Deformation along to the top... Normal?


Overall I’ve had pretty decent results with the Maslow. However, As I’ve started to test cut across the top of the frame I’ve had some deformity issues. Is this normal? If so, is there a known region of good space across the platform? I can always Cut down the sides and tops and move them to the middle if needed. Or is there a way to calibrate this problem out?

Any solution is fine with me, I started my testing with a cheap piece of plywood and a junky box design for testing. I’ve also ordered a linkage kit, though i’m not sure if that would solve the issue or not.

Thanks in advance for the help, you guys are great!

I generally planned my cuts to avoid a foot at the top and sides before beefing up my frame, haven’t re-tried those areas yet. @Bar seems to get good cuts all over his stock frame judging by the recent update videos cutting furniture. He’s got the touch.
That said, I wonder if one of the chains jumped a tooth during the cut in your picture. There’s a lot of tension when cutting at the top of the frame, and things like bowed plywood or a slight angle to a motor mount or a saggy slack-side chain can cause a link to ride up on a tooth. It’s too fast to see (Bar filmed it once, it jumped between frames), you just hear a loud pop and everything seems to go on as normal, but the cut is off from there. If you’ve painted the top links during the chain calibration, you can check for a jump when the sled is at 0,0 - the paint mark on one chain will be a whole link farther from it’s motor.


I’d bet that as you are cutting across the top, the frame is warping a bit, and
that is causing the errors you are seeing.

My frame seems pretty solid a jumped tooth sounds about right given the cut change. Maybe a stronger tensioner is in order?

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check that the chains are parallel to the workpiece and not angled as they get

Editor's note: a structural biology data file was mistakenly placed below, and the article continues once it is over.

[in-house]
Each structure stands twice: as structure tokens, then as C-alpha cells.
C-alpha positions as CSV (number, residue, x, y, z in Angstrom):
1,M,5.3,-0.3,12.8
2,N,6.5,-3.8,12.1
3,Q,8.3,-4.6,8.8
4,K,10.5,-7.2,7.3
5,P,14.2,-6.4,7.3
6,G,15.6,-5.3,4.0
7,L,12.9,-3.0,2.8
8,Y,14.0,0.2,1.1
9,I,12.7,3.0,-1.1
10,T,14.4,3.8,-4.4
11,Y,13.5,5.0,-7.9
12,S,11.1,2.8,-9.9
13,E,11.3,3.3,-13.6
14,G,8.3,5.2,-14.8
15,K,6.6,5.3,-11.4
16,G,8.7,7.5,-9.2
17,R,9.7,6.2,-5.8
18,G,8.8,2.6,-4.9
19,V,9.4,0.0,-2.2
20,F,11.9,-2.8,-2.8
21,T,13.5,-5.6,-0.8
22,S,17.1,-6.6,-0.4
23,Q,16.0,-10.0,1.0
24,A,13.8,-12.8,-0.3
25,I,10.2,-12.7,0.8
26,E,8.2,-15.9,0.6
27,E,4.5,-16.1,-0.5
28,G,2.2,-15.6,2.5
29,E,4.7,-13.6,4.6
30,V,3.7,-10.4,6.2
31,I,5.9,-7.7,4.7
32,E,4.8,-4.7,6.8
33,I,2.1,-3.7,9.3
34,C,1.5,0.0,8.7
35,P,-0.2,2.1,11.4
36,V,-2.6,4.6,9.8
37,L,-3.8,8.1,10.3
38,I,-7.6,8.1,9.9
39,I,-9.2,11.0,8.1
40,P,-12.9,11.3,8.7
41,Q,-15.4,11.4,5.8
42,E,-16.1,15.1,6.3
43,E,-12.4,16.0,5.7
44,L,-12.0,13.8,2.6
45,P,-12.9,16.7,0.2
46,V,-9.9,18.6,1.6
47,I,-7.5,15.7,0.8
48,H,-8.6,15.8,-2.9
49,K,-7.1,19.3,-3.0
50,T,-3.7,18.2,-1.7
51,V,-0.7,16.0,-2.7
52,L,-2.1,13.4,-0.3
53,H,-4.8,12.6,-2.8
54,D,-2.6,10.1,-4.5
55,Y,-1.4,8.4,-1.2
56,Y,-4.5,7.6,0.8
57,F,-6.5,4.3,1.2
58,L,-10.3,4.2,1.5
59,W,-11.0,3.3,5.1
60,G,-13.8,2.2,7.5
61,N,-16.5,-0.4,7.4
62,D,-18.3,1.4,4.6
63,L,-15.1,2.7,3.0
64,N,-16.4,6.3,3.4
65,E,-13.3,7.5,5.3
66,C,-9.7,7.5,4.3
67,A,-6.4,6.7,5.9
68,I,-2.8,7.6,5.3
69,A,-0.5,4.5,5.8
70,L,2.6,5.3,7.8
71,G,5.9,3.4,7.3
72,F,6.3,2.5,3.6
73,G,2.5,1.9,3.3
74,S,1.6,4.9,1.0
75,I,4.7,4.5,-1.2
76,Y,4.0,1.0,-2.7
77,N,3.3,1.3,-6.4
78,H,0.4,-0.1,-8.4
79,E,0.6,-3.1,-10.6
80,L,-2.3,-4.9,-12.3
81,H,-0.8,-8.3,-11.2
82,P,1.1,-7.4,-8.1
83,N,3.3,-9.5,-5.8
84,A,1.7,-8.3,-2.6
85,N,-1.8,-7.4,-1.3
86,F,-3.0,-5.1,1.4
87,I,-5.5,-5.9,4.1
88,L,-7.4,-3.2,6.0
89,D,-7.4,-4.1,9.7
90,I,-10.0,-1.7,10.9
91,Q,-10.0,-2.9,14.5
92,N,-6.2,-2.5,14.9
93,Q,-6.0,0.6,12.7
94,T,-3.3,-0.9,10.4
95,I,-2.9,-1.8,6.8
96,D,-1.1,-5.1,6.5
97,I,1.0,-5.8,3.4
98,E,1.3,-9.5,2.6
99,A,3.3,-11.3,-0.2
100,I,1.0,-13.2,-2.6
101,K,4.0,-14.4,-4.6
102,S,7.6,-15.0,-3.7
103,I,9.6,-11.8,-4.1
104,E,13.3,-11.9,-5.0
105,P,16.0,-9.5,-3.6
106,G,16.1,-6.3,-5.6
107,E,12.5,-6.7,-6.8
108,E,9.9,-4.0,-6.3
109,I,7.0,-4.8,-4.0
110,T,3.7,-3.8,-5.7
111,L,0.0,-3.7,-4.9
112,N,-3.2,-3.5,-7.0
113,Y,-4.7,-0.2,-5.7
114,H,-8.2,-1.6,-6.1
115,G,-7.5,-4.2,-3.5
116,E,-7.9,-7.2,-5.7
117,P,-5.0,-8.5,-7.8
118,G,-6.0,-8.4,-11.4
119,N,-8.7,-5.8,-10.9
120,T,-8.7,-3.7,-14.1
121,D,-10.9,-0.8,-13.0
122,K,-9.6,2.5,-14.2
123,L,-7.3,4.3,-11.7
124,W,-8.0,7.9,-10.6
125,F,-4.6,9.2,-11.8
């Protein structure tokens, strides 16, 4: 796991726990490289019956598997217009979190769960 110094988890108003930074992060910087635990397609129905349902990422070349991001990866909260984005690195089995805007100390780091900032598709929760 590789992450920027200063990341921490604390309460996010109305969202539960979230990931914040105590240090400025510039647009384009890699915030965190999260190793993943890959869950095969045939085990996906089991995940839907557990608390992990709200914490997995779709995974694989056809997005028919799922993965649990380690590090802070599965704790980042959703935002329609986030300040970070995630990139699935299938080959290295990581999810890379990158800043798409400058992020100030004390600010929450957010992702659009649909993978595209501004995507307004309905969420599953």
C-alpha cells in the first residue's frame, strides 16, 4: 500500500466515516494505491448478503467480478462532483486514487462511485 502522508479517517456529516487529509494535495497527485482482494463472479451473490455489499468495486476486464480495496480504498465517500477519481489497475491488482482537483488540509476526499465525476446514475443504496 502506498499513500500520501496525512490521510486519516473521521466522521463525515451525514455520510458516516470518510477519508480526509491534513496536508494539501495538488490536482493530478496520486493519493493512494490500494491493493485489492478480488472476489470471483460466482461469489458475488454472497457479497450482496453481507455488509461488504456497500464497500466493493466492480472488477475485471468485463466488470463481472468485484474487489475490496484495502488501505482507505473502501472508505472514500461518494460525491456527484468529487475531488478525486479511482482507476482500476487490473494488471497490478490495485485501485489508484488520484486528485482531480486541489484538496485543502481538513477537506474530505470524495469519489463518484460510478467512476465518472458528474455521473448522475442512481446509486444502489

to the sprocket.


More tension would cause more jumps. Try some of these things:

  • Check for warping as David suggests - I stretch a piece of dental floss across the top from one sprocket shaft to the other, just tight enough to be straight. If the chain tension bows the plywood or the arms or twists a motor mount, the floss will sag. Sight across the plywood from the side to see whether the plywood is flat or bowed. Thicker, straighter plywood or braces and stiffeners might be needed.
  • Look for whether the chain is parallel to the surface - might need to choose a different mounting hole at the sled end, or change the position of the motor mounts.
  • Look at the motor mounts, are they still firmly attached? I had one twist because I hadn’t used the full number of screws mounting it.
  • Look at the slack-chain handling arrangement when most of the chain is on the slack side - is the tensioner keeping the lead to the sprocket fair? Some folks have arranged fair leads to make sure the chain wraps around more than 45 degrees of the sprocket and that it doesn’t catch on the side of the teeth as it meshes.

That’s a list of some of the things that I’ve had cause disappointing cuts much like your picture. I blame the builder, uh, myself :wink:!


So once you jump a tooth, is that an automatic required re calibration?

Every time it happens to me that is my course of action. Well, that is after the normal round of cursing… >_>

Not sure if someone else has come up with a method of resetting it without recalibrating the chains. Maybe if you marked the chains when the sled is at 0,0, you could move the chain to the marked position to recover it? I haven’t tried it, but it may be a faster solution to the problem if it works.

That’s almost right. During the automatic chain calibration, after the chains have done the first move, put a bit of paint on the link at the top of the sprocket. Then finish up. Now when recalibration is needed, put the marked links back to the top of the sprockets and use Advanced/manual chain calibration. That tells the Arduino where your chains are, at the calibration position. Now use Return-to-center and you’re back in business.